We had a nice chat about the uses of regular expressions in R, and determined we use them mainly for dealing with messy data files, or mutating the file names of data files, and for doing some linguistics data analysis tasks. That doesn’t sound like much, but they’re really amazing, and once you’ve started to use them, you’ll wonder how you ever went without.
Check out some of the useful
base R functions that make use of them with
Description: ‘grep’, ‘grepl’, ‘regexpr’ and ‘gregexpr’ search for matches to argument ‘pattern’ within each element of a character vector: they differ in the format of and amount of detail in the results. ‘sub’ and ‘gsub’ perform replacement of the first and all matches respectively. ...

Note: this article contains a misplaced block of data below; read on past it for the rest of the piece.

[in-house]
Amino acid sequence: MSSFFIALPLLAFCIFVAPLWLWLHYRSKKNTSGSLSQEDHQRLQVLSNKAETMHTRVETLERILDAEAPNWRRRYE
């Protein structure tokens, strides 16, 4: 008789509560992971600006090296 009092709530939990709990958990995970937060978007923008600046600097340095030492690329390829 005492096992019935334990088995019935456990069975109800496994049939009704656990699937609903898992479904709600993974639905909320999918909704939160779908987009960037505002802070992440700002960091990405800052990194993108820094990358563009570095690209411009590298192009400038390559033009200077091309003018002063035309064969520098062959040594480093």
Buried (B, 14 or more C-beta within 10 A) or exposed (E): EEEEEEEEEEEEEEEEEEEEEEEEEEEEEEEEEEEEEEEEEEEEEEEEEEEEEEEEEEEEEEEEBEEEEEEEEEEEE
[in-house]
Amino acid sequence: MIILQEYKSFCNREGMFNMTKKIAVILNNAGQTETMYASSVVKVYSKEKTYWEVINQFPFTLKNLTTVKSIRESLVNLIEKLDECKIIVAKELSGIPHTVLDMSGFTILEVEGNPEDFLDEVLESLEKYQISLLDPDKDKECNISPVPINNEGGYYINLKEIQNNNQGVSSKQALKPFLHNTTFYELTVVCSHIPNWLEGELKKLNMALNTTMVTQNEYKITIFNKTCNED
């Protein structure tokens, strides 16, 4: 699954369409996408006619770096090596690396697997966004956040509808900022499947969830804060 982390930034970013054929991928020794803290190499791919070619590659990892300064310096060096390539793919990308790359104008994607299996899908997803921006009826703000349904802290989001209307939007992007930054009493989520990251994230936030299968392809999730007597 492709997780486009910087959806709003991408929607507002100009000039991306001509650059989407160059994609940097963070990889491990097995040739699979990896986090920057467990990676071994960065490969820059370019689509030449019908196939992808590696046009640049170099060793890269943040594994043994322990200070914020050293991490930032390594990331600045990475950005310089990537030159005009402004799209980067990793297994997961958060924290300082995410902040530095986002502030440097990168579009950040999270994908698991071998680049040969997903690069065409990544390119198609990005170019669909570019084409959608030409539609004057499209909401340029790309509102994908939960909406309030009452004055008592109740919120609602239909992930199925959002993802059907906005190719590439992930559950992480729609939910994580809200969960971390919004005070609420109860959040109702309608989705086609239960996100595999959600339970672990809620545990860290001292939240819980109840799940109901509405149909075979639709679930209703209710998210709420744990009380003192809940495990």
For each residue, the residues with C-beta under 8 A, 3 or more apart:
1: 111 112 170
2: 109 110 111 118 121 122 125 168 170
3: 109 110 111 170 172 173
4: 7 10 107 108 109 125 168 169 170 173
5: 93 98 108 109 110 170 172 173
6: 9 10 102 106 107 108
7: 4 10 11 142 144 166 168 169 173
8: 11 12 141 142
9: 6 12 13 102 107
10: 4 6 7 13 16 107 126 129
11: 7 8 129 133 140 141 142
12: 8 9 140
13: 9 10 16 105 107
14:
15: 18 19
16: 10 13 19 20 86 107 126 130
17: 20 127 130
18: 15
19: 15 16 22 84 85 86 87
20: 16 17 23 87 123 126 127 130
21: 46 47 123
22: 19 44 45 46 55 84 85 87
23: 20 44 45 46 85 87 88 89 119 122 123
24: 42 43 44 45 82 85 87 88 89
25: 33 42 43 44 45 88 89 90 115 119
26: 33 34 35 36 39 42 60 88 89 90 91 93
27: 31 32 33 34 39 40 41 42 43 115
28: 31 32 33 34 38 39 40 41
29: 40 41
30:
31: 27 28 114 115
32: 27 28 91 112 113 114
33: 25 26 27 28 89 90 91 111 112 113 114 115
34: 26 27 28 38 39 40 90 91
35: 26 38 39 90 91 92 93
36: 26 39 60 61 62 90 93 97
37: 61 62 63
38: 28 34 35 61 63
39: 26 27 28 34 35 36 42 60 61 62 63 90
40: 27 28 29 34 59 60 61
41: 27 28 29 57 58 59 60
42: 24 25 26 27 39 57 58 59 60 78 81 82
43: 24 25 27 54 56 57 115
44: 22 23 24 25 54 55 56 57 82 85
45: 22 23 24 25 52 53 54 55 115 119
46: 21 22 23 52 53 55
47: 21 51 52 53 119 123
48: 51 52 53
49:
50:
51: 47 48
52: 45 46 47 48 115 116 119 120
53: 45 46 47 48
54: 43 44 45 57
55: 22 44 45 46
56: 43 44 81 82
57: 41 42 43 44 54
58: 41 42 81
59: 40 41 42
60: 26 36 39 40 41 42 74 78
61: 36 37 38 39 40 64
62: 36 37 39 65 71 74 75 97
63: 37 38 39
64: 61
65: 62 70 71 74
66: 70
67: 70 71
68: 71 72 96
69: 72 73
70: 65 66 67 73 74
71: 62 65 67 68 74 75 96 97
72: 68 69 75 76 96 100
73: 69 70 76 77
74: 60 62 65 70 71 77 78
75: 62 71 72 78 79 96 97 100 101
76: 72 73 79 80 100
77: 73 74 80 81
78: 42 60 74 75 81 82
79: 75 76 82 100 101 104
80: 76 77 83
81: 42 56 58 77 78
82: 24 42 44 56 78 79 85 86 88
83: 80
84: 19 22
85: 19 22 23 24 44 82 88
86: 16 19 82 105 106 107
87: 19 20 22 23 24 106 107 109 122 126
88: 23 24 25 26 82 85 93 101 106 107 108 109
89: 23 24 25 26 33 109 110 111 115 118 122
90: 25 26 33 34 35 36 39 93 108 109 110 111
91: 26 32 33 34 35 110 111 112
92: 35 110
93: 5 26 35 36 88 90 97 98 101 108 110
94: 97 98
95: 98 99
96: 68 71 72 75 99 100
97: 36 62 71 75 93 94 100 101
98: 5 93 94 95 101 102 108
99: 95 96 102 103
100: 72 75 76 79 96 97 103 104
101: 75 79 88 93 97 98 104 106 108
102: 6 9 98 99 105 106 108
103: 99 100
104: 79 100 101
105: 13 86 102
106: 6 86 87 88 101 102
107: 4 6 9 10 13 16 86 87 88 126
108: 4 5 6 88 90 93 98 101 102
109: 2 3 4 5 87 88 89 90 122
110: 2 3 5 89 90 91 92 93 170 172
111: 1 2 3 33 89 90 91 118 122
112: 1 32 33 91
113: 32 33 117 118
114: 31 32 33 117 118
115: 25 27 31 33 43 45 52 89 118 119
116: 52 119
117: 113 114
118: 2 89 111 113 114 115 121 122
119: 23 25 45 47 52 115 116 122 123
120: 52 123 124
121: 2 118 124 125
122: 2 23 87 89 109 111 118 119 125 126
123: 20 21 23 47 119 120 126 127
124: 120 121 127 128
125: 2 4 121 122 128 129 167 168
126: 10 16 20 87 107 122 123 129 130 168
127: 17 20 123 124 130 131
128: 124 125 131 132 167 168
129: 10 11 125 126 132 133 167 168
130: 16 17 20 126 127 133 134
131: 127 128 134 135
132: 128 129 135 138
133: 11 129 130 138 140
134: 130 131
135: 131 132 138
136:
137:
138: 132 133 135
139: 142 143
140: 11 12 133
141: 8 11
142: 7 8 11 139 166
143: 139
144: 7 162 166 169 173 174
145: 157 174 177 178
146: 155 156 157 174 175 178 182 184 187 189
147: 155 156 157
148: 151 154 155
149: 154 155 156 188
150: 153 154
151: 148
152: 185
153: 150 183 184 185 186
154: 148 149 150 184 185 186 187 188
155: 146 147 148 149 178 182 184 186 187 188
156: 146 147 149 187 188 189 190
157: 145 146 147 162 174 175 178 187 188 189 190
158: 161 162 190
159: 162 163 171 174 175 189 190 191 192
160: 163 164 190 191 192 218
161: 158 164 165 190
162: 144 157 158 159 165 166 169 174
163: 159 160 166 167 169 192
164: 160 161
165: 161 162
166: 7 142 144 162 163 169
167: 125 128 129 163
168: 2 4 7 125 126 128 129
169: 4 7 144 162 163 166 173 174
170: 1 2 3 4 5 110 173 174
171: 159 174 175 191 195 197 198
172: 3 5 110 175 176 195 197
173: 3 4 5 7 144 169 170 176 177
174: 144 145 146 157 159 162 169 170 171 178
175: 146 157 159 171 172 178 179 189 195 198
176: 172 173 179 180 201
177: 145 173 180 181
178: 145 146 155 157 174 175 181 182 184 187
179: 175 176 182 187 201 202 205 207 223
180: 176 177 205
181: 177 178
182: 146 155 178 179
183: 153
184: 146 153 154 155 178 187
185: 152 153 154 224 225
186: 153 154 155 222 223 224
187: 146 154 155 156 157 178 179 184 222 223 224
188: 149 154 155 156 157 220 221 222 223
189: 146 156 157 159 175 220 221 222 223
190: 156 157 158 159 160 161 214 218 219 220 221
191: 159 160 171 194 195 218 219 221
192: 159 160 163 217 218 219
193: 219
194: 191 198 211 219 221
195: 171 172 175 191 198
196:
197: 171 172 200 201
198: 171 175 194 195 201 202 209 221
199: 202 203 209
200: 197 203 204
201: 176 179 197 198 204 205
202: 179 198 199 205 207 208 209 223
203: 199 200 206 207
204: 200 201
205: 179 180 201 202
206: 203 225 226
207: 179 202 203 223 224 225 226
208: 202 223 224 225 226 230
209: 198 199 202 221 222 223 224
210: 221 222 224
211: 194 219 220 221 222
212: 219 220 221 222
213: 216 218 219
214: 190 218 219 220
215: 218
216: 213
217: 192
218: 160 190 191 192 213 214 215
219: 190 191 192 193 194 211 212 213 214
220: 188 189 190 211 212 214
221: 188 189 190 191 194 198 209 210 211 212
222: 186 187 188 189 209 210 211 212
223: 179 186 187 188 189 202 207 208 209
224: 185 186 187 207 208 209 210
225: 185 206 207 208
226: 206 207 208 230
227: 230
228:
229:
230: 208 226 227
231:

And if you use
tidyr, you’ll love to use them with
How do you get started? Check out RegexOne. Once you complete all the lessons you’ll be set for a good long while. There are many other resources on the Internet.
Note well for regular expression usage in R: You’ll learn that backslash (
\) gets used a lot in regular expressions. Well, it’s also a special character in R (for example, newline is
'\n'). For that reason, when you write regular expressions in R, you need to use 2 slashes – so
'\w' should actually be